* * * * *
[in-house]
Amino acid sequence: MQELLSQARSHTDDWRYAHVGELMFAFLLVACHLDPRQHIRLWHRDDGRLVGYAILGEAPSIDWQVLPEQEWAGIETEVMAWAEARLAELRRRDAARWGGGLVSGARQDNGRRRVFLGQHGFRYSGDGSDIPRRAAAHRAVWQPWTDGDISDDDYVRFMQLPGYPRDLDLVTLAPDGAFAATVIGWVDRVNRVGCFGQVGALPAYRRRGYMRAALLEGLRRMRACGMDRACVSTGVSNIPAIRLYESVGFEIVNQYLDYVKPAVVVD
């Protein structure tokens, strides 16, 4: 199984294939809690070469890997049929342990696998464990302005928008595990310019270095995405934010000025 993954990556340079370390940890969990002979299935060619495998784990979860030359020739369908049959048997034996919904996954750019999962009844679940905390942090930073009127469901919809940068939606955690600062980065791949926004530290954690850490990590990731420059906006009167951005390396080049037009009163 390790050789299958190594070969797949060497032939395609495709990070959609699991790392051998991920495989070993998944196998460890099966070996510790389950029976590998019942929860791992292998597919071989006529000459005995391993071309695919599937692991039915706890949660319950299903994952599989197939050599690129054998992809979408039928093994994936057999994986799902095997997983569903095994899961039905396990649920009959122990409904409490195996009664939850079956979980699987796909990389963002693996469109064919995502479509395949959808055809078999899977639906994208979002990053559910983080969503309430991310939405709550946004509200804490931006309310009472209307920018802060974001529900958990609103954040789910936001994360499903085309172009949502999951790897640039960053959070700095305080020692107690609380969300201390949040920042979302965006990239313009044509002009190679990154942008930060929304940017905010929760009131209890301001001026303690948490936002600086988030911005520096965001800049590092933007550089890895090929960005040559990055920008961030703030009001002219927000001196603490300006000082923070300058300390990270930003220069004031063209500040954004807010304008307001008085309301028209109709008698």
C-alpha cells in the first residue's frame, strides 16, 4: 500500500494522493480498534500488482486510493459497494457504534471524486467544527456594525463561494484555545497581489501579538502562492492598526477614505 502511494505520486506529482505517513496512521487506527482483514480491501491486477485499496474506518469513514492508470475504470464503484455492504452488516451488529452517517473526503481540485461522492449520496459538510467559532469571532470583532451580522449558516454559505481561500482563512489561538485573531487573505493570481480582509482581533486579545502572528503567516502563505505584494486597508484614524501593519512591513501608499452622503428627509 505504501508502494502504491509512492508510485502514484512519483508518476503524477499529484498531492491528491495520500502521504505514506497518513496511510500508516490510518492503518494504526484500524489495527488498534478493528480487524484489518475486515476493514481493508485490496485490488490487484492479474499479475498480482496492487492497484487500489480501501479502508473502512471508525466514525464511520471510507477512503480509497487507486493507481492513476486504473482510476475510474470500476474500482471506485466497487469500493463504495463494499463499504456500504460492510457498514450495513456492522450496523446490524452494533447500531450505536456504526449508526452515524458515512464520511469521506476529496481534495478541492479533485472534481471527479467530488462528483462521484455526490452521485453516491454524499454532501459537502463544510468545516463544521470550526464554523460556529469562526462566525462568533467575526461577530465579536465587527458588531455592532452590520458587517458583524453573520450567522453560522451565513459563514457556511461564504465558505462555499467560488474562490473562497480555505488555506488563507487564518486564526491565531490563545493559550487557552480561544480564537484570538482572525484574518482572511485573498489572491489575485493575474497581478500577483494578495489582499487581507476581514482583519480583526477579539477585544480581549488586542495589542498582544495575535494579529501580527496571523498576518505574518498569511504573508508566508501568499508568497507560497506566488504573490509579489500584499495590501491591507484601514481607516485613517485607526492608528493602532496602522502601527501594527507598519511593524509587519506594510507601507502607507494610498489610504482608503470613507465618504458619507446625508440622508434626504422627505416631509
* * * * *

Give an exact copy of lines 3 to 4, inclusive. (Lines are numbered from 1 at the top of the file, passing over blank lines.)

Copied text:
């Protein structure tokens, strides 16, 4: 199984294939809690070469890997049929342990696998464990302005928008595990310019270095995405934010000025 993954990556340079370390940890969990002979299935060619495998784990979860030359020739369908049959048997034996919904996954750019999962009844679940905390942090930073009127469901919809940068939606955690600062980065791949926004530290954690850490990590990731420059906006009167951005390396080049037009009163 390790050789299958190594070969797949060497032939395609495709990070959609699991790392051998991920495989070993998944196998460890099966070996510790389950029976590998019942929860791992292998597919071989006529000459005995391993071309695919599937692991039915706890949660319950299903994952599989197939050599690129054998992809979408039928093994994936057999994986799902095997997983569903095994899961039905396990649920009959122990409904409490195996009664939850079956979980699987796909990389963002693996469109064919995502479509395949959808055809078999899977639906994208979002990053559910983080969503309430991310939405709550946004509200804490931006309310009472209307920018802060974001529900958990609103954040789910936001994360499903085309172009949502999951790897640039960053959070700095305080020692107690609380969300201390949040920042979302965006990239313009044509002009190679990154942008930060929304940017905010929760009131209890301001001026303690948490936002600086988030911005520096965001800049590092933007550089890895090929960005040559990055920008961030703030009001002219927000001196603490300006000082923070300058300390990270930003220069004031063209500040954004807010304008307001008085309301028209109709008698």
C-alpha cells in the first residue's frame, strides 16, 4: 500500500494522493480498534500488482486510493459497494457504534471524486467544527456594525463561494484555545497581489501579538502562492492598526477614505 502511494505520486506529482505517513496512521487506527482483514480491501491486477485499496474506518469513514492508470475504470464503484455492504452488516451488529452517517473526503481540485461522492449520496459538510467559532469571532470583532451580522449558516454559505481561500482563512489561538485573531487573505493570481480582509482581533486579545502572528503567516502563505505584494486597508484614524501593519512591513501608499452622503428627509 505504501508502494502504491509512492508510485502514484512519483508518476503524477499529484498531492491528491495520500502521504505514506497518513496511510500508516490510518492503518494504526484500524489495527488498534478493528480487524484489518475486515476493514481493508485490496485490488490487484492479474499479475498480482496492487492497484487500489480501501479502508473502512471508525466514525464511520471510507477512503480509497487507486493507481492513476486504473482510476475510474470500476474500482471506485466497487469500493463504495463494499463499504456500504460492510457498514450495513456492522450496523446490524452494533447500531450505536456504526449508526452515524458515512464520511469521506476529496481534495478541492479533485472534481471527479467530488462528483462521484455526490452521485453516491454524499454532501459537502463544510468545516463544521470550526464554523460556529469562526462566525462568533467575526461577530465579536465587527458588531455592532452590520458587517458583524453573520450567522453560522451565513459563514457556511461564504465558505462555499467560488474562490473562497480555505488555506488563507487564518486564526491565531490563545493559550487557552480561544480564537484570538482572525484574518482572511485573498489572491489575485493575474497581478500577483494578495489582499487581507476581514482583519480583526477579539477585544480581549488586542495589542498582544495575535494579529501580527496571523498576518505574518498569511504573508508566508501568499508568497507560497506566488504573490509579489500584499495590501491591507484601514481607516485613517485607526492608528493602532496602522502601527501594527507598519511593524509587519506594510507601507502607507494610498489610504482608503470613507465618504458619507446625508440622508434626504422627505416631509